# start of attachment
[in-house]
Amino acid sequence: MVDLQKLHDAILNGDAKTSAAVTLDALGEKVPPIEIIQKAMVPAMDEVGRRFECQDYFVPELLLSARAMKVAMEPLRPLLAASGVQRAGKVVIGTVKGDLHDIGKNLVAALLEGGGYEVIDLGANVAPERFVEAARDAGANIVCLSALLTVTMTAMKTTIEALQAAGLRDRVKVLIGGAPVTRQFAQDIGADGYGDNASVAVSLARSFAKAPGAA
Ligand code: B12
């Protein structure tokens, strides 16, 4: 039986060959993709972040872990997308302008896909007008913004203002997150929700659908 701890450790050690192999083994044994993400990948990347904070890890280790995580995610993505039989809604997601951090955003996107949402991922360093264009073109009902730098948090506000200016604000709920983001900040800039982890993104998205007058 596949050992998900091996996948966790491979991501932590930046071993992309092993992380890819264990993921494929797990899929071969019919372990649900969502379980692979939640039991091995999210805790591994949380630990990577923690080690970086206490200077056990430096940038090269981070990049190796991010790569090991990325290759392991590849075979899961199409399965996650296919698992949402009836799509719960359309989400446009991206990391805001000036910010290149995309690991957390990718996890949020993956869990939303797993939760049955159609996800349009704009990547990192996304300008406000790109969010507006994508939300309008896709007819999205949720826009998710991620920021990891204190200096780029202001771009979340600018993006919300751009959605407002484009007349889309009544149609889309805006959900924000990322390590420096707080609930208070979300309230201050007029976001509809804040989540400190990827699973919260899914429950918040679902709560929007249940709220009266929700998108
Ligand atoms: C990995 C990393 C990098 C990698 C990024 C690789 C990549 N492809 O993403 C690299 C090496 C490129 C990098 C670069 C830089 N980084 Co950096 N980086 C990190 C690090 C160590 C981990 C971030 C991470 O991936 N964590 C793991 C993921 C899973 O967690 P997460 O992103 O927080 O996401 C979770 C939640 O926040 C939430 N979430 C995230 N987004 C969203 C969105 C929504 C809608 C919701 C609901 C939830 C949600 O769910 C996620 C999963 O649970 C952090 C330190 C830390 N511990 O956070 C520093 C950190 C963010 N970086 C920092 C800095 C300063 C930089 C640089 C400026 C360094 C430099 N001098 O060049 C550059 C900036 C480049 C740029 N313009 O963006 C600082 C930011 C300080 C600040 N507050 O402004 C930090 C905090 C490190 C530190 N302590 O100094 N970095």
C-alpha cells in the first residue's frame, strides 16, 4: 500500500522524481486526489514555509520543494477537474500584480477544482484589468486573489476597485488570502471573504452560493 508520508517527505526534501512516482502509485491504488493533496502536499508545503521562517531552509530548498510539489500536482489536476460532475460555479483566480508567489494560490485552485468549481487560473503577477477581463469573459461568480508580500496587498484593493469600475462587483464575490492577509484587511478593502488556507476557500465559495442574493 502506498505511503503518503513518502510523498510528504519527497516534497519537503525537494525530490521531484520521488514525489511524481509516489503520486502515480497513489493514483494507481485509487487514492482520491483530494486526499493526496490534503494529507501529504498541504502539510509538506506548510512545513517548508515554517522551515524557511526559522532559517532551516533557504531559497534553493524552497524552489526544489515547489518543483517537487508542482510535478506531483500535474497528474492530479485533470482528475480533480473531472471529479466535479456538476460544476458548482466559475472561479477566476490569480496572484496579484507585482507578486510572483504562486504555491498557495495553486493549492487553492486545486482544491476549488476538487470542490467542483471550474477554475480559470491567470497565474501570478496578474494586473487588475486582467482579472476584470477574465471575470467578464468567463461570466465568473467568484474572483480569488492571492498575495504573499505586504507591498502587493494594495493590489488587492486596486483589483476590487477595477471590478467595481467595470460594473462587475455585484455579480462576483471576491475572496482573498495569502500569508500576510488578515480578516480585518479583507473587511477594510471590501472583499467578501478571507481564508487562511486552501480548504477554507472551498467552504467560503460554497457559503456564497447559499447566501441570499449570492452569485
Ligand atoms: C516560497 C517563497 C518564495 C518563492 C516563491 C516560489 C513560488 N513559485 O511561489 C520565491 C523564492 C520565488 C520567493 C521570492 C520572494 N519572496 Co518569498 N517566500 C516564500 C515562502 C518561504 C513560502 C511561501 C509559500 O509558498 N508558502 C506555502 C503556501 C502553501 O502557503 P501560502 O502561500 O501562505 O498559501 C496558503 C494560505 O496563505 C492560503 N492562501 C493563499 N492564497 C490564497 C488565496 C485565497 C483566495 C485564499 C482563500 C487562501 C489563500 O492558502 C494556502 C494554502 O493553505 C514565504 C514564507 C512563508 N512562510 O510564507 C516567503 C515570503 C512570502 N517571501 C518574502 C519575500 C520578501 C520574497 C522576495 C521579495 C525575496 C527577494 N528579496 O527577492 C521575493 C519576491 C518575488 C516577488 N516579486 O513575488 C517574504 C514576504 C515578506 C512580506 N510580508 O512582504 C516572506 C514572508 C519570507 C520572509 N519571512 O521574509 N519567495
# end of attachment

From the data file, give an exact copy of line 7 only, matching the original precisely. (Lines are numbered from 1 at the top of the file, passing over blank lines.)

Ligand atoms: C516560497 C517563497 C518564495 C518563492 C516563491 C516560489 C513560488 N513559485 O511561489 C520565491 C523564492 C520565488 C520567493 C521570492 C520572494 N519572496 Co518569498 N517566500 C516564500 C515562502 C518561504 C513560502 C511561501 C509559500 O509558498 N508558502 C506555502 C503556501 C502553501 O502557503 P501560502 O502561500 O501562505 O498559501 C496558503 C494560505 O496563505 C492560503 N492562501 C493563499 N492564497 C490564497 C488565496 C485565497 C483566495 C485564499 C482563500 C487562501 C489563500 O492558502 C494556502 C494554502 O493553505 C514565504 C514564507 C512563508 N512562510 O510564507 C516567503 C515570503 C512570502 N517571501 C518574502 C519575500 C520578501 C520574497 C522576495 C521579495 C525575496 C527577494 N528579496 O527577492 C521575493 C519576491 C518575488 C516577488 N516579486 O513575488 C517574504 C514576504 C515578506 C512580506 N510580508 O512582504 C516572506 C514572508 C519570507 C520572509 N519571512 O521574509 N519567495